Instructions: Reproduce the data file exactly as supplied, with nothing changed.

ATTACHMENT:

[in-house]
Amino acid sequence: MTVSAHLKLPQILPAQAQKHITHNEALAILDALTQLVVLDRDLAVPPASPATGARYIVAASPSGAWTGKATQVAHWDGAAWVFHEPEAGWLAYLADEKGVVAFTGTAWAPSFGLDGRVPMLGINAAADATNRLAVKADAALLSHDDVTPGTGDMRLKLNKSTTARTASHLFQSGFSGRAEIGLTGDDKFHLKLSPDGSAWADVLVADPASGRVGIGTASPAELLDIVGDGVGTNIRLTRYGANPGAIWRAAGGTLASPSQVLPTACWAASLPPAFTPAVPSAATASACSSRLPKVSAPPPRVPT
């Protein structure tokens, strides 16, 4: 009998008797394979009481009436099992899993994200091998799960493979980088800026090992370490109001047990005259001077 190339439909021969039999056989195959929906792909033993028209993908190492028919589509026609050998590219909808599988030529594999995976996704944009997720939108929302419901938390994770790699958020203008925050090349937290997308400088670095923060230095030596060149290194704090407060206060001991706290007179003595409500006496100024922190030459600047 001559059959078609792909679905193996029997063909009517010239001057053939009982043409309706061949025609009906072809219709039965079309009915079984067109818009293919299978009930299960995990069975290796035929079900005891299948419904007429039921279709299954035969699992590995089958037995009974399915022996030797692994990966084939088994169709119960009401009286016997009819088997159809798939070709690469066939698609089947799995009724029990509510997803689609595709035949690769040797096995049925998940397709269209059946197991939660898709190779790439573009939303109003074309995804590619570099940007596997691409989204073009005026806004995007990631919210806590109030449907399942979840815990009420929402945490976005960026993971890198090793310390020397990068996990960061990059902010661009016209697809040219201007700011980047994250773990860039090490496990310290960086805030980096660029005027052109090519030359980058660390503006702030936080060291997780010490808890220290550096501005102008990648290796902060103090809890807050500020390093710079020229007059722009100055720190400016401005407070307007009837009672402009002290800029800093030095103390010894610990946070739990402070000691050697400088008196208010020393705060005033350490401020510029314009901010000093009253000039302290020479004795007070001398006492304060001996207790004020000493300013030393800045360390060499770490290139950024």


[in-house]
Amino acid sequence: MTVSAHLKLPQILPAQAQKHITHNEALAILDALTQLVVLDRDLAVPPASPATGARYIVAASPSGAWTGKATQVAHWDGAAWVFHEPEAGWLAYLADEKGVVAFTGTAWAPSFGLDGRVPMLGINAAADATNRLAVKADAALLSHDDVTPGTGDMRLKLNKSTTARTASHLFQSGFSGRAEIGLTGDDKFHLKLSPDGSAWADVLVADPASGRVGIGTASPAELLDIVGDGVGTNIRLTRYGANPGAIWRAAGGTLASPSQVLPTACWAASLPPAFTPAVPSAATASACSSRLPKVSAPPPRVPT
């Protein structure tokens, strides 16, 4: 009998008797394979009481009436099992899993994200091998799960493979980088800026090992370490109001047990005259001077 190339439909021969039999056989195959929906792909033993028209993908190492028919589509026609050998590219909808599988030529594999995976996704944009997720939108929302419901938390994770790699958020203008925050090349937290997308400088670095923060230095030596060149290194704090407060206060001991706290007179003595409500006496100024922190030459600047 001559059959078609792909679905193996029997063909009517010239001057053939009982043409309706061949025609009906072809219709039965079309009915079984067109818009293919299978009930299960995990069975290796035929079900005891299948419904007429039921279709299954035969699992590995089958037995009974399915022996030797692994990966084939088994169709119960009401009286016997009819088997159809798939070709690469066939698609089947799995009724029990509510997803689609595709035949690769040797096995049925998940397709269209059946197991939660898709190779790439573009939303109003074309995804590619570099940007596997691409989204073009005026806004995007990631919210806590109030449907399942979840815990009420929402945490976005960026993971890198090793310390020397990068996990960061990059902010661009016209697809040219201007700011980047994250773990860039090490496990310290960086805030980096660029005027052109090519030359980058660390503006702030936080060291997780010490808890220290550096501005102008990648290796902060103090809890807050500020390093710079020229007059722009100055720190400016401005407070307007009837009672402009002290800029800093030095103390010894610990946070739990402070000691050697400088008196208010020393705060005033350490401020510029314009901010000093009253000039302290020479004795007070001398006492304060001996207790004020000493300013030393800045360390060499770490290139950024």